The humble court wizard. One of seemingly infinite power, who makes the laws of time and space roll over and play dead. Bedecked in dazzling robes and an impressive hat, their command over the arcane arts makes them a force as mystifying as they are intimidating.
This is the sort of description I associate with the practice of magic in fantasy settings. It is certainly a touch cliché. I wouldn’t blame anyone for finding this conception of wizardry to be old-hat. However, there are a few useful things we can learn about RPG writing through how we utilize magic in our worlds. The question we must ask is: what distinguishes magic in our setting from science, where the explanations of phenomena are very clear to us? How is the mystery of magic useful to us as Dungeon Masters, and perhaps creative writers more broadly?
This question has a deceptively simple answer. To put it simply, magic should be mysterious.
To demonstrate what I mean, I’d like to pull upon real-world stage magicians as an example of how mystery creates a compelling magic system. When Penn and Teller fire a pair of revolvers at one another only to catch the bullet in their teeth, we are dumbstruck by this act of death-defying theatrics. Obviously, there’s a trick to this. We know that there is no way to catch a bullet in your teeth without getting an early visit from the grim reaper. What makes this a compelling act of magic is the mystery of how they achieved it.
It’s literally unbelievable. A combination of theatrics and hidden knowledge to sell the trick. To see what we know can’t be true, but have our frail, human perceptions tricked by the smoke and mirrors.
Let’s circle back to Dungeons and Dragons now. Magic, by definition, is meant to be inexplicable; magic is the use of supernatural or mysterious forces to manipulate the natural world. This is what distinguishes magic from the academic or scientific. These are studies with laws and rules. Arthur C. Clark once said, “Any sufficiently advanced technology is indistinguishable from magic.” Though it might look magic to a layman, a chemist is not performing magic when tossing sodium metal into a body of water, nor does a botanist leave the explanation of photosynthesis to mystery. There are definitive explanations for these phenomena. Magic, conversely, must create questions in our mind that remain unanswered.
You need your players to question how these things are done. When a wizard points their finger and causes a goblin to burst into flames, they should be incredibly knowledgeable about how it happened. They should perhaps not have the perfect explanation for why. This should be impossible to justify or explain, to some degree. Your magic system can walk right up to the edge of science. Almost perfectly explained and studied by the wizards and witches of your world, but not quite. There should be an x-factor that would bridge the gap between science and magic. You shouldn’t step over the line by eliminating this x-factor. That takes it from magic to science, and robs it of everything that makes it unique.
I’ve talked a lot about magic conceptually, so let’s get into how we can practically apply this to our games. Players have access to a lot of magic, and this magic comes with hard rules and restrictions that apply to gameplay. When a player chooses to play a wizard, they have a specific number of spells they can cast between rests and they have a spellbook that dictates what spells are available to them. This is good from a balance standpoint; a wizard who can throw a slew of apocalyptic level magic with no restrictions is a wizard who is impossible to deal with for the Game Master. These restrictions should apply to the GM as well. You should try your best to maintain a level playing field when it comes to the player/GM balance. If the GM is dropping a meteor on the players’ heads every round, that is not a fun experience for the players.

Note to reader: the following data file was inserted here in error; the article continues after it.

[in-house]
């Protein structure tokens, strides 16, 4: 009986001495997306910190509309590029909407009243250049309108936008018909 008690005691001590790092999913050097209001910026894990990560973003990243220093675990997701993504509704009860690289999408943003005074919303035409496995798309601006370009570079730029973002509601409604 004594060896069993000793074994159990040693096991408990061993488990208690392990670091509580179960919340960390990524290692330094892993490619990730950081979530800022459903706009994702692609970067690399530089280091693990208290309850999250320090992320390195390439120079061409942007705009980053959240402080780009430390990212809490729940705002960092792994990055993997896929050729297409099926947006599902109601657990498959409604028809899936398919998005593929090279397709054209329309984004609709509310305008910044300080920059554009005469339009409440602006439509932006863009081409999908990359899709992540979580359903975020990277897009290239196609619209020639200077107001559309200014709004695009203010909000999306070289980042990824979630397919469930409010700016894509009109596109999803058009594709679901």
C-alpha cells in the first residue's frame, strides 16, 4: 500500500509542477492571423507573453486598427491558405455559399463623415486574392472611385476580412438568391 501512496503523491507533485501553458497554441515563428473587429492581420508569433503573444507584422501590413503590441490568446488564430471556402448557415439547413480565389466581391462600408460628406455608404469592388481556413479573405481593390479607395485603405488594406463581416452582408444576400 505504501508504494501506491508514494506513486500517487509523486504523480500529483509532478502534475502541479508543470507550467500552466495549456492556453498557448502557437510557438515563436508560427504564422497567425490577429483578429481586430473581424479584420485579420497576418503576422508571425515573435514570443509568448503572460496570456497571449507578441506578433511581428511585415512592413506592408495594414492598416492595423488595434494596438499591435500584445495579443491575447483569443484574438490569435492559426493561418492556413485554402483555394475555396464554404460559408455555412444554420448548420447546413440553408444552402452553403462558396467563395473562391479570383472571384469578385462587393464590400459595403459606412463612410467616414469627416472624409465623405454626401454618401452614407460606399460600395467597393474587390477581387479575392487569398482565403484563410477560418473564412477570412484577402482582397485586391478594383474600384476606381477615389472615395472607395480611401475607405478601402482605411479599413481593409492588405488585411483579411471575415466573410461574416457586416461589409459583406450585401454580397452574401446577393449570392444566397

So we know the balance in terms of spellcasting is important. How do we introduce mystery into this scenario? It’s simple really: your bad guys should have access to spells and abilities that the players do not have access to.
As a player, they might feel they have a good grasp of how magic works in the setting. They’re casting spells back and forth with some big, bad lich only for the lich to whisper an incantation, catch the PC wizard’s firebolt, and throw it right back harder. This is a mysterious and confounding experience for the players. In the same way we don’t know how the stage magician seems to catch the bullet in his mouth, we don’t know how this lich is now catching and reversing our spells.
There are a million different ways you can utilize this philosophy. A druid who transforms into a bear, only to begin summoning plants and vines to battle the heroes. A sorcerer who casts a concentration spell only to cast another, revealing they can maintain concentration on two spells at once. A warlock who follows a patron the players don’t know about, giving them access to a myriad of abilities they hadn’t dared consider. Keep your players guessing, disrupt their understanding of magic and you’re dealing with a far more compelling system that demands some on-the-fly thinking and improvisation.
To sum it up as simply as possible, introduce a little mystery into your setting. Take inspiration from the awe and wonder that you experience when watching magicians in real life. Keep the magic strange, theatrical, and unpredictable, and watch your players begin to question how many other secrets there can be, how many questions they didn’t even think to ask, and how many mysteries remain undiscovered.